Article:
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Interview, Part 2: Palm Bay International’s Marc Taub

February 1, 2016

The second part of our interview with Palm Bay International president and CEO Marc Taub focuses on the company’s activities in both imported and domestic wine, as well as its efforts to build a formidable spirits portfolio.

SND: Beyond Cavit, how are your other key European offerings positioned?

Taub: From France, Jean Luc Colombo Cape Bleue rosé has had fantastic growth. We hit 27,000 cases last year, up nearly 30%. The rosé trend is transcending the French category now. Italian restaurants are pouring it, and we’re seeing things like Bertani and Planeta rosés hit the market and do very well. Colombo is also growing strongly at the high end with his Cornas. In Alsace, we’ve had consistent growth in rebuilding that category—which had been having a tough time—with Trimbach, which could be our most prolific restaurant item.

SND: How is progress within your Southern Hemisphere portfolio?

Taub: Chile had currency issues for a while that made it very difficult to compete. Now, with the currencies back in balance, we’re reinvesting in that business. In a category down 1%, Santa Rita finished 2015 up 20%, led by the 120 range (priced below $10). You’re getting twice the value out of Chile for Cabernet that you would from California. In Argentina, we have a great producer in Salentein, which has three different brands: Callia at $7.99, Portillo at $9.99, and then Salentein itself retails from $20 up through $50 a bottle. Malbec is the growth driver. We also launched Peter Yealands from New Zealand last year, and for the first year we’ll be at around 25,000 cases, riding the coattails of a hot category.

SND: You’ve also gotten into the California business lately.

Taub: Yes. We launched Au Contraire two years ago with a Russian River Chardonnay ($19.99) and Sonoma Coast Pinot ($29.99). The name is an homage to my father, David, who liked to use the expression. We’re adding two new single-vineyard Pinots as part of the line, a Dutton Ranch and a Lawler Vineyard. In Napa we have a Cabernet-focused brand called Heritance ($34.99), under which we’re now launching a Rutherford bottling and a Beckstoffer George III single-vineyard, retailing at about $150. We’re also in production on a new Zinfandel range called the Angry Bunch, priced in the mid-teens, and we’ve seen tremendous growth in Sangria. We’ve developed a bold, muscular version called Ay Carumba, positioned at $9.99. It’s at 12% abv, while most Sangrias are at around 8% abv.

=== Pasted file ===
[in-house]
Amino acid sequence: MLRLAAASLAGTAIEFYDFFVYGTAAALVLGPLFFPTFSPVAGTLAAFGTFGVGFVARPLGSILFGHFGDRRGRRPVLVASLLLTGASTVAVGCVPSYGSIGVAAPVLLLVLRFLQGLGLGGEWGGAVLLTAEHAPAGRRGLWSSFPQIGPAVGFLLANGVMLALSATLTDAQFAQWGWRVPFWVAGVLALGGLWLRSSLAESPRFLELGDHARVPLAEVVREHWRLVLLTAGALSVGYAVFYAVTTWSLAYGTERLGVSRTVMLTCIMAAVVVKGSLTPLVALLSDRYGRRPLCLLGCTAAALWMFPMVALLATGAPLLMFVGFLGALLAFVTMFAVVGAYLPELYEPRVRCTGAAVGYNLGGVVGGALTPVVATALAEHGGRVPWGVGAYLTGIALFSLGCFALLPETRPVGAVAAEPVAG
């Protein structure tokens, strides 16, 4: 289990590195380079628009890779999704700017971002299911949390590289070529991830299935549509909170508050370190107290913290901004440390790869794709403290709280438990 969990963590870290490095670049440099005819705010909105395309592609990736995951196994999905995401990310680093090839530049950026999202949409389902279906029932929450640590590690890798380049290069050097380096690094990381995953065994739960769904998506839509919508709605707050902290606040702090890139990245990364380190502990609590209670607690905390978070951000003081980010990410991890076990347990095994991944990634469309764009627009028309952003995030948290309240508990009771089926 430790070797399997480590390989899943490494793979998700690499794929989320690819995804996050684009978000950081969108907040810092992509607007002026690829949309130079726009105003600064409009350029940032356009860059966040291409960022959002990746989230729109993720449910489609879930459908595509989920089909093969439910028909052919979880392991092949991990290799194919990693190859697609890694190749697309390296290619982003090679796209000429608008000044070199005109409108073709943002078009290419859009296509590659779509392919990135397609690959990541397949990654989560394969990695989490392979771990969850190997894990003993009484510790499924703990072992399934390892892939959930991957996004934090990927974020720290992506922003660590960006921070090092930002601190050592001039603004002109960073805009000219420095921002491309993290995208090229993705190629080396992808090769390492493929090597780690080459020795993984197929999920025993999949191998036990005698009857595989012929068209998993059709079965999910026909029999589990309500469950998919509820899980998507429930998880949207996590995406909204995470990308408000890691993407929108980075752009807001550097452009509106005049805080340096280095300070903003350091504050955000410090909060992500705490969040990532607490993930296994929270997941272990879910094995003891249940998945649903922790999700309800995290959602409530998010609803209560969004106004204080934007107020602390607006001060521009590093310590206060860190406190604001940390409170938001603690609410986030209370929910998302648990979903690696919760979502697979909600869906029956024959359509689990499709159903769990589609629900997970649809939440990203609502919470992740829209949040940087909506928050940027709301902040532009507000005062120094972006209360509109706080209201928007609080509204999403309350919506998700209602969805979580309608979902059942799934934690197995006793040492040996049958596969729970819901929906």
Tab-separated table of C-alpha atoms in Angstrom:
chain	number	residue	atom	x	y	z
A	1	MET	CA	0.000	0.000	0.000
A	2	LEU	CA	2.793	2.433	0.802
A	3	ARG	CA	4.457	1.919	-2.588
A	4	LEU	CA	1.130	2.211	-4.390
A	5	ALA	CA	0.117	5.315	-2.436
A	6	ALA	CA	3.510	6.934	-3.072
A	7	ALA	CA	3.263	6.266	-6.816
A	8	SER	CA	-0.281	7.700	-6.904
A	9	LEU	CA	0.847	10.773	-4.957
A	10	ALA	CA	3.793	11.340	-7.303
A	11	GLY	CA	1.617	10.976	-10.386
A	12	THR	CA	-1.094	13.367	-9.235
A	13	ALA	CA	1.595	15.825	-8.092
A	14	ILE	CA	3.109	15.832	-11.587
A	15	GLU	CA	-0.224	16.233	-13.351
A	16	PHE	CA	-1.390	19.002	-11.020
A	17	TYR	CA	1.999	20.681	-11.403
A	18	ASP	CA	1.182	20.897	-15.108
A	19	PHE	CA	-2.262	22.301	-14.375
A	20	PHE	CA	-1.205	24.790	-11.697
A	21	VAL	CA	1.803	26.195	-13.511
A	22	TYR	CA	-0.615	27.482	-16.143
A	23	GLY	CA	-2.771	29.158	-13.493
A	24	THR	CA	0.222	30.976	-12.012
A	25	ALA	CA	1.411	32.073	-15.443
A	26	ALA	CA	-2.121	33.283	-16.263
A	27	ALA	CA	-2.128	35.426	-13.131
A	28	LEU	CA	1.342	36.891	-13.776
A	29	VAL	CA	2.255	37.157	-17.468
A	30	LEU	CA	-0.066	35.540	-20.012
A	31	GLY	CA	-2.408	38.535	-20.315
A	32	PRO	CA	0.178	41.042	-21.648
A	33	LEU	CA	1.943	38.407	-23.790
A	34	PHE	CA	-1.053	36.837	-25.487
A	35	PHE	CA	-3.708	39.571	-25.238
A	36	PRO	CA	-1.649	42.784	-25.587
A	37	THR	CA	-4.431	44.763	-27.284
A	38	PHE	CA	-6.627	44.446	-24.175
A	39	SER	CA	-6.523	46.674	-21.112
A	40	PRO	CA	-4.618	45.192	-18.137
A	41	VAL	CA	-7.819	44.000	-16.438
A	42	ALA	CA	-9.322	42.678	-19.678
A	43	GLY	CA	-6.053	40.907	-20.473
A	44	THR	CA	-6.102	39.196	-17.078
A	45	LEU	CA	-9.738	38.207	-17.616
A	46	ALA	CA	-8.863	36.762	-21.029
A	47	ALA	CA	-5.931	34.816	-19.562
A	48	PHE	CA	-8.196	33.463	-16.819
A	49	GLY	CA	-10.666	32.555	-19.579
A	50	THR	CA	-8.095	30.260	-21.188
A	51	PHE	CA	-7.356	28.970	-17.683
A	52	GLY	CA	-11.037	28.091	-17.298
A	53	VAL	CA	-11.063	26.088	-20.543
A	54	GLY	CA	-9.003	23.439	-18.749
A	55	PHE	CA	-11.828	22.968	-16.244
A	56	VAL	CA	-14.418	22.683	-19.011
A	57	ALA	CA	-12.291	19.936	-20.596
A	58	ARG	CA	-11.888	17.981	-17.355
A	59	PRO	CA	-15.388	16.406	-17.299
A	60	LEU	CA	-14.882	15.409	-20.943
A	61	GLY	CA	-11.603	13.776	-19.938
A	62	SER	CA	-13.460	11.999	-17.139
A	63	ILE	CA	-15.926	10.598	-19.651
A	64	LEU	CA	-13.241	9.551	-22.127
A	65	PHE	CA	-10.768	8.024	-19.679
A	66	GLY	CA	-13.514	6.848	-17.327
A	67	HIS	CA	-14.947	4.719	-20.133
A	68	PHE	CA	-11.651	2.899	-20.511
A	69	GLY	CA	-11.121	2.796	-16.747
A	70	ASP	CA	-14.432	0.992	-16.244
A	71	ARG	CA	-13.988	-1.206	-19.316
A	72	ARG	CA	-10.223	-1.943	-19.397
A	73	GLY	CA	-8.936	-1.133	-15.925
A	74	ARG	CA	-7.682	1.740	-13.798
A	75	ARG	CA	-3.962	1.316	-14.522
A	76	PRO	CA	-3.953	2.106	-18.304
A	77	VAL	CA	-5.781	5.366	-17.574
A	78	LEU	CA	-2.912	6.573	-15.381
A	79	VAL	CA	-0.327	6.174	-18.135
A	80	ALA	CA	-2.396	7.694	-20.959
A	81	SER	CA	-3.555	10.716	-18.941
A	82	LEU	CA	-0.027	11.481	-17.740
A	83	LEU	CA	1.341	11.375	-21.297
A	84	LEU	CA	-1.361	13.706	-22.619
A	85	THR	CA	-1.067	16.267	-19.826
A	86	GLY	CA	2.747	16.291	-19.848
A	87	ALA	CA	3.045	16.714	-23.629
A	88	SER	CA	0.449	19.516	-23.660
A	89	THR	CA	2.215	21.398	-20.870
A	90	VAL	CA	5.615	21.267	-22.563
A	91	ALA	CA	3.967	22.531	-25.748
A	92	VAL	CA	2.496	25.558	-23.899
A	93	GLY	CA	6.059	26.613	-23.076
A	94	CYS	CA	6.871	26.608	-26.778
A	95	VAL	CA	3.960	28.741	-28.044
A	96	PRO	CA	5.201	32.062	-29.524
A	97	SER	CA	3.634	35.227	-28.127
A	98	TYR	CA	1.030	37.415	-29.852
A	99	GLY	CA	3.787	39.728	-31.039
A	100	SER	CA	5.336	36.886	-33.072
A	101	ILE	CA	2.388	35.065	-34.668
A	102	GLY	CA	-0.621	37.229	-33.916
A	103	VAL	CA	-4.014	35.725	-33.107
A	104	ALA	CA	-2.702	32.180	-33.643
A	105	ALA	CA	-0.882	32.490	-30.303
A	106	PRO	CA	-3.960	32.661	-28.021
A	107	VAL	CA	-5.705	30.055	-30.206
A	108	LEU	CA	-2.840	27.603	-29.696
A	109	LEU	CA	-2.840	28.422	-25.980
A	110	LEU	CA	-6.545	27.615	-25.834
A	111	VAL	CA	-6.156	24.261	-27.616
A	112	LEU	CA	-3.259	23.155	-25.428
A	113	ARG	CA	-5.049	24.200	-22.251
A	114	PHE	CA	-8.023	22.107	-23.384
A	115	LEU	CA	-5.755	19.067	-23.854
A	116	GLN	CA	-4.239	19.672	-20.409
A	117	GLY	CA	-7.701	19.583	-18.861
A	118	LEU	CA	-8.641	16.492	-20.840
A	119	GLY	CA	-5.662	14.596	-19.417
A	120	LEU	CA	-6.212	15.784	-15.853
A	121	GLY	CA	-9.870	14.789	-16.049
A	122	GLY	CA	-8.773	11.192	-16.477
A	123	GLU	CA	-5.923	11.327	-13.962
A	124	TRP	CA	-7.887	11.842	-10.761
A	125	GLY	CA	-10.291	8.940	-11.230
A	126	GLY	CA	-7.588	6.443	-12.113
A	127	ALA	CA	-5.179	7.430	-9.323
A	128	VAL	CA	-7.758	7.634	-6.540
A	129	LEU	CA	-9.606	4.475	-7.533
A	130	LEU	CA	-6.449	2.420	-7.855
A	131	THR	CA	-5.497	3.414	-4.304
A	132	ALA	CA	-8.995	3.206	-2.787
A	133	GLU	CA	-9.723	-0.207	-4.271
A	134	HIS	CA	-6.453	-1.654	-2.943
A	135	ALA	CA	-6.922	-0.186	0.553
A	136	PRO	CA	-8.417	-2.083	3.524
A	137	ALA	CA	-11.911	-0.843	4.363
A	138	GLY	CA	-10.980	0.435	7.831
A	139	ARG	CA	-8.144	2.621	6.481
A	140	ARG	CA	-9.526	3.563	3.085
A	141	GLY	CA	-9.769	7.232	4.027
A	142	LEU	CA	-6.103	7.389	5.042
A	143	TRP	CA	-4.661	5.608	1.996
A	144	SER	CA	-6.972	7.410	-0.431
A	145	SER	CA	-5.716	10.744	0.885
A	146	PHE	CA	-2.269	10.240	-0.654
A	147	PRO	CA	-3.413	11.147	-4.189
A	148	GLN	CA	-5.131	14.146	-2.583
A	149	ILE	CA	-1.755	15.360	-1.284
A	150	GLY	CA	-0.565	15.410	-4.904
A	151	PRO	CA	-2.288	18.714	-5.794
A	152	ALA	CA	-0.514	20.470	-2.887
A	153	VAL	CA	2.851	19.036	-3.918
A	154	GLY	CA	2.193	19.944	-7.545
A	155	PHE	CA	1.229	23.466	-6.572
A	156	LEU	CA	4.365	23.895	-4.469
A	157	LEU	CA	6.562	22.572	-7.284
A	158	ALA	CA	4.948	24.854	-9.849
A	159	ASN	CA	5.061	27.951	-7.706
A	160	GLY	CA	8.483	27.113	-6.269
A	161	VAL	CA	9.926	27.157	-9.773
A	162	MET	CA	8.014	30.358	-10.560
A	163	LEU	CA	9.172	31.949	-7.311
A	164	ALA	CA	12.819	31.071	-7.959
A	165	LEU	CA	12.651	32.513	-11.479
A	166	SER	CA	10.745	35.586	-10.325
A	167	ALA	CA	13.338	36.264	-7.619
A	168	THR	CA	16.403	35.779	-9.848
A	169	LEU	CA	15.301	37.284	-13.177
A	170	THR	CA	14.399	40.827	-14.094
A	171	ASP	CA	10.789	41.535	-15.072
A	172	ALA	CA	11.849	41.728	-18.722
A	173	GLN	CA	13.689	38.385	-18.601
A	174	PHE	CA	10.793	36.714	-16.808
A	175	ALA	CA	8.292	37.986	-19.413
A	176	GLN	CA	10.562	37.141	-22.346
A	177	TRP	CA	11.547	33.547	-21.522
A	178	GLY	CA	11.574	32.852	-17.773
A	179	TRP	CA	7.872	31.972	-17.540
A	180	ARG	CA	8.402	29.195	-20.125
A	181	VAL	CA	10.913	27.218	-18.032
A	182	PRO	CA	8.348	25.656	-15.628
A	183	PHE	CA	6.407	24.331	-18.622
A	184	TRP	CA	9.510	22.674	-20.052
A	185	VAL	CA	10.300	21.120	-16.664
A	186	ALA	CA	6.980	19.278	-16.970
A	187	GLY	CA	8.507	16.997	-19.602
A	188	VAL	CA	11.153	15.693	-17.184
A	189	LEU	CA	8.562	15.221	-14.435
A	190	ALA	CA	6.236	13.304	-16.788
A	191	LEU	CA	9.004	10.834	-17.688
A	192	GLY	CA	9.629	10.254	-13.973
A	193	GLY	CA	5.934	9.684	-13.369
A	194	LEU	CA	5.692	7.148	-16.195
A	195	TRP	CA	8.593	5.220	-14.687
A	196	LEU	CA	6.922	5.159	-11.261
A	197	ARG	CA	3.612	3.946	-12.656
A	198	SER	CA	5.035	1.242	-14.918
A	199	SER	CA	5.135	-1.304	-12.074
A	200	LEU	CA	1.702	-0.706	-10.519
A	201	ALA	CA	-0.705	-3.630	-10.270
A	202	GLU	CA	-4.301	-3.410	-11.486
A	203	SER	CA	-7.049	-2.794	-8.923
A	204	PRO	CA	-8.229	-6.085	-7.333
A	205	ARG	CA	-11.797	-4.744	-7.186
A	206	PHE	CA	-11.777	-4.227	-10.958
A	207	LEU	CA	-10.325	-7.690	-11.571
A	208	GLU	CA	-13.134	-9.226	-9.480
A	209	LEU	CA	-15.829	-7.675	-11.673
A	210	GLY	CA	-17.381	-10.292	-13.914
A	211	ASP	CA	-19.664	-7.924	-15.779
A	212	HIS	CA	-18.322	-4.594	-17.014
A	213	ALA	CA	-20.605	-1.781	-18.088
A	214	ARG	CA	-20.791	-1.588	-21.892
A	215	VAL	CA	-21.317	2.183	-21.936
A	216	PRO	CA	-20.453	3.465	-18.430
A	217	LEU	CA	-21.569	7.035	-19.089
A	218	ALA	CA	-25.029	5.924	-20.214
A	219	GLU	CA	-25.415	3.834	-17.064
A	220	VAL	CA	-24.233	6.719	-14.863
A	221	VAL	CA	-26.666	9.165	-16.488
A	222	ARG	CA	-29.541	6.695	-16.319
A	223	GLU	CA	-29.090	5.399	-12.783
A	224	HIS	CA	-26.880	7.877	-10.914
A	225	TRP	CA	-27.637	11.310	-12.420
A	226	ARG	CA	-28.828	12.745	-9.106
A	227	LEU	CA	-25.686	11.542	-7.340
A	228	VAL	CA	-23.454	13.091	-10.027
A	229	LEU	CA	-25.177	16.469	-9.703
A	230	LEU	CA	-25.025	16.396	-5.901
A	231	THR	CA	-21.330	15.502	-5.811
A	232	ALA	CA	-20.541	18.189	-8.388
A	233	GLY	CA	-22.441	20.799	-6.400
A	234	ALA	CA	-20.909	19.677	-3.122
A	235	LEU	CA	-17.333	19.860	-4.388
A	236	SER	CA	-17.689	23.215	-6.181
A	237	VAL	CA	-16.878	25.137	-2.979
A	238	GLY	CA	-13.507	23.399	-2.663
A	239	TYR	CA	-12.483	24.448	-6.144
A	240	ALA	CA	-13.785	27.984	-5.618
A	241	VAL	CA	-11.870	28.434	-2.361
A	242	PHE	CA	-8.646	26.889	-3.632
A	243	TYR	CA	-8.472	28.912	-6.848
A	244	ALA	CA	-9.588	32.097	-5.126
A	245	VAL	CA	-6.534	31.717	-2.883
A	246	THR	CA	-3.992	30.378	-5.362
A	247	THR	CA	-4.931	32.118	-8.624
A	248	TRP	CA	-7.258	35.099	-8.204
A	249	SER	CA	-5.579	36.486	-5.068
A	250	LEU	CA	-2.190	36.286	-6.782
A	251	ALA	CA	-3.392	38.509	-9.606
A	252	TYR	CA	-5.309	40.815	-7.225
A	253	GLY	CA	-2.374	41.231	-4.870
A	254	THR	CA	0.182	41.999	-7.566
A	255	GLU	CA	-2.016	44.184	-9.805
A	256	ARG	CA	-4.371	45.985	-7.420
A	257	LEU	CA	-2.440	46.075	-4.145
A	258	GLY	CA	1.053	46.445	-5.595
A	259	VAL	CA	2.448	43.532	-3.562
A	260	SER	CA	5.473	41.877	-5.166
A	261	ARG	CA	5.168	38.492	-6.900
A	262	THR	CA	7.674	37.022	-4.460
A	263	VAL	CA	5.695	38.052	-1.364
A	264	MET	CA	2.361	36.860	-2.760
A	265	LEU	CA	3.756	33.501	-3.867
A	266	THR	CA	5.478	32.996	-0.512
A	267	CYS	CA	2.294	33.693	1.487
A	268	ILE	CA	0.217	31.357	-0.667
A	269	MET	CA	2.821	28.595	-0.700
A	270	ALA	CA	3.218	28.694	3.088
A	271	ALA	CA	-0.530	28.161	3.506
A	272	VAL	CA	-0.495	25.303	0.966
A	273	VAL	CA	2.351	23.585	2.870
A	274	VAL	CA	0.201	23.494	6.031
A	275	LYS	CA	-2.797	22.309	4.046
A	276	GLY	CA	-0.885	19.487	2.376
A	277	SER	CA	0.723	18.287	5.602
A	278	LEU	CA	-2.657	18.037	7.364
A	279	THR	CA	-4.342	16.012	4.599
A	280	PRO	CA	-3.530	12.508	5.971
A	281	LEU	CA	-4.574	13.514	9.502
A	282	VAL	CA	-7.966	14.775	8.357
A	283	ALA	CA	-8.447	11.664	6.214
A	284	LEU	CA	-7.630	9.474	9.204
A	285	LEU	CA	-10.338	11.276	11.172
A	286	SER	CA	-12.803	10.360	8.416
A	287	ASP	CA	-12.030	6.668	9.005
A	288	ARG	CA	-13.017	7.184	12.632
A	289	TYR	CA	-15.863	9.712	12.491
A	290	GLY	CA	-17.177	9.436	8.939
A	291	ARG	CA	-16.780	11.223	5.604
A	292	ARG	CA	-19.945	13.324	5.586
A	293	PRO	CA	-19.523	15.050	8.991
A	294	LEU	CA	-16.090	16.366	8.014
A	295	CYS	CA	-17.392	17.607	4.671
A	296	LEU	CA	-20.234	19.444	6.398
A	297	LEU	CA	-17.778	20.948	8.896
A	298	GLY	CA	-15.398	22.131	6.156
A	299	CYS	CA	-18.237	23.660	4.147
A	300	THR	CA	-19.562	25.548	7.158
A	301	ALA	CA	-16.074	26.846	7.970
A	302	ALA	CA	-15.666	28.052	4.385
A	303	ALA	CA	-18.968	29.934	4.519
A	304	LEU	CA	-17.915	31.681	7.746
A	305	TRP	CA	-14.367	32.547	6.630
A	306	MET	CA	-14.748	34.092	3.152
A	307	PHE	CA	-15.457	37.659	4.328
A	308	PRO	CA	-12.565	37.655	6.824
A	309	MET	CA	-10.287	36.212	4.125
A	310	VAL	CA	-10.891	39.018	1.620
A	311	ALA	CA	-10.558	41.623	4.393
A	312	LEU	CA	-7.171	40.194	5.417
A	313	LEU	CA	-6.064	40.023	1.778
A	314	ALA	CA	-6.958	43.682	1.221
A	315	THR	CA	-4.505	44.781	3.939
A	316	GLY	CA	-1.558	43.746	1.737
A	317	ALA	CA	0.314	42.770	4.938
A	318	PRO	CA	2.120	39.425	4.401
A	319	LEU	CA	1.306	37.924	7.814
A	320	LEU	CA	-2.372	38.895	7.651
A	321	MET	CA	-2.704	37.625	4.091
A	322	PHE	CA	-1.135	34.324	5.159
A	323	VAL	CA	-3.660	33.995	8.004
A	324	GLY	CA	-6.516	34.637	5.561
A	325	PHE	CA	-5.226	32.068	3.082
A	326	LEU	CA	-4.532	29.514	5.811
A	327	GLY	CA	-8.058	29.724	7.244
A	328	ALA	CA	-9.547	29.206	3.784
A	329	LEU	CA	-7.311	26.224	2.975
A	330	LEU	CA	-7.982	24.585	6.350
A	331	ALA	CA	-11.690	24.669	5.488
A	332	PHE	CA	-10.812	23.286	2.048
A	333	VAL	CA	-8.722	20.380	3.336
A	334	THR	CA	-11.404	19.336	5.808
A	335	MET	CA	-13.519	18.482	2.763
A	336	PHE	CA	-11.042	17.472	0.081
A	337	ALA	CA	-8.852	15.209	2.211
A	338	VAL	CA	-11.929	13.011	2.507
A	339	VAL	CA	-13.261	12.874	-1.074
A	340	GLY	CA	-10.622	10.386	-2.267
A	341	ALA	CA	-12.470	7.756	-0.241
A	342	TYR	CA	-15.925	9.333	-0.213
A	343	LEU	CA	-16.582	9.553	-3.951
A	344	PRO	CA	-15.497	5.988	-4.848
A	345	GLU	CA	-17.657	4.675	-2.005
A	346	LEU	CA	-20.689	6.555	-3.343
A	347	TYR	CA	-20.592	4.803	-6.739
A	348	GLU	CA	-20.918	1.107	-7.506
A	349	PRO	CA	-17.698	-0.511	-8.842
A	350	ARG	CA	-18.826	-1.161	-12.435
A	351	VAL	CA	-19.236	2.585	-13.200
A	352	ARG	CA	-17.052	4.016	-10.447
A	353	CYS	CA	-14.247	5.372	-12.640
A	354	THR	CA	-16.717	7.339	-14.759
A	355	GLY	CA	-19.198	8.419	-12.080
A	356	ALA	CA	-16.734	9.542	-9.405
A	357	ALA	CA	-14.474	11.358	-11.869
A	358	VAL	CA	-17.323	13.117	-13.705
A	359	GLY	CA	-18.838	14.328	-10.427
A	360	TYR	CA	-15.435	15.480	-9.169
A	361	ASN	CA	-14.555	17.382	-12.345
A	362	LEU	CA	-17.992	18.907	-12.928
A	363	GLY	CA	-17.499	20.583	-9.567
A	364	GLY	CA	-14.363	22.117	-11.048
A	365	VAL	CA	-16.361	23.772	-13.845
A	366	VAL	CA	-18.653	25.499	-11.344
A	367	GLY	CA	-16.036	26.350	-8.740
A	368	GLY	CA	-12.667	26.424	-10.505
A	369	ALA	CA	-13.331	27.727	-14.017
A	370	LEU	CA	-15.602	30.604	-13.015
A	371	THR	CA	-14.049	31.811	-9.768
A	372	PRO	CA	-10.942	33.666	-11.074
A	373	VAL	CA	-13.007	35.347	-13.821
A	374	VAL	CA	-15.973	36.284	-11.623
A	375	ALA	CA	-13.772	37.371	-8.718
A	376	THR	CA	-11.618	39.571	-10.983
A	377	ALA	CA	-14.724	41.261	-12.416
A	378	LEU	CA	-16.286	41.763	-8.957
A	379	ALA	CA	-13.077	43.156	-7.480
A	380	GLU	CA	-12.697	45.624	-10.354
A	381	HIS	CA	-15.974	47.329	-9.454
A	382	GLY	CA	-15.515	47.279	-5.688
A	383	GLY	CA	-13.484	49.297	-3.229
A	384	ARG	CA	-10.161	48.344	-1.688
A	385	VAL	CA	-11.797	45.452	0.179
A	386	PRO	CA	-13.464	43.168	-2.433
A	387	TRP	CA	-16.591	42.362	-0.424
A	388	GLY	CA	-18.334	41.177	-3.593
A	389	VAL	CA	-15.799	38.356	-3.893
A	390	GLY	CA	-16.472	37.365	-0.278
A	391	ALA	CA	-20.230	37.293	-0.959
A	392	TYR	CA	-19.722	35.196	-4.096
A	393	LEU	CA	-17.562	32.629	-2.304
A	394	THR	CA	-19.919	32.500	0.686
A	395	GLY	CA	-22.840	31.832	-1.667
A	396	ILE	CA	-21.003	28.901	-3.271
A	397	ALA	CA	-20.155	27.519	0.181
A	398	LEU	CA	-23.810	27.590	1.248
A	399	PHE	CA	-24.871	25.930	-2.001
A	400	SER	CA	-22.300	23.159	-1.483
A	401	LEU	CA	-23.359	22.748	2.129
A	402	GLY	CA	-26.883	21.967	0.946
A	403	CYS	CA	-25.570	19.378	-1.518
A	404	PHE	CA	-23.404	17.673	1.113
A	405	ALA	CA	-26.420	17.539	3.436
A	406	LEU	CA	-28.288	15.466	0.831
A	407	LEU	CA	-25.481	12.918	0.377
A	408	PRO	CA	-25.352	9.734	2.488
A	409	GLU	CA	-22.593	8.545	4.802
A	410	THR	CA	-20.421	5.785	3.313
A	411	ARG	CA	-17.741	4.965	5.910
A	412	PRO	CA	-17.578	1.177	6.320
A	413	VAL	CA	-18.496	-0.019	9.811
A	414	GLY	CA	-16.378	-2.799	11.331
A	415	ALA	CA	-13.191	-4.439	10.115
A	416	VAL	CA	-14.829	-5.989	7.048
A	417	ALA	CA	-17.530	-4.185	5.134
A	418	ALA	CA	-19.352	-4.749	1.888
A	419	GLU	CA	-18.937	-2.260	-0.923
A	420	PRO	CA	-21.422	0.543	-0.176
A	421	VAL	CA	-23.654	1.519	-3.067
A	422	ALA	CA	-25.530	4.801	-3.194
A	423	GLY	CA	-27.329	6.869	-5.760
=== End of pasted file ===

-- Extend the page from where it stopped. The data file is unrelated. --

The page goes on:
SND: How is your spirits portfolio evolving?

Taub: Initially we had a totally separate, independent spirits division, but found that we were delivering a mixed message to distributors. Now we’ve put spirits within our regular divisions, with specialists managing them. The message from the top is succinct, clear and on-target, and execution in the field is handled by people specializing in spirits. In Irish whiskey, we’ve partnered with Bernard Walsh, who’s built a new distillery in Carlow, south of Dublin. He’s purchased stocks from Midleton for the last 10 years that have set the tone for the whiskey’s profile as he transitions to his own stocks. From the U.K., we have Chase potato vodka, which is developing interesting flavors for mixologists, like smoke vodka and marmalade vodka. In Tequila, we have a brand called Chamucos (retailing in the mid-$40s), which we’re launching nationally. Last year, we partnered with William Wemyss, who’s started a new Scotch distillery called Kingsbarns right by the golf course at St. Andrews. In rum, we have Dos Maderas, a French island rum aged in Pedro Ximenez casks. We’re also going to launch another vodka and a Tequila that’s more of a fighting premium pour. And in addition, we’ve just made some purchases of whiskey, and we’ll use it to relaunch a brand that my grandfather and his brothers started just after Prohibition, called Baltimore Club.

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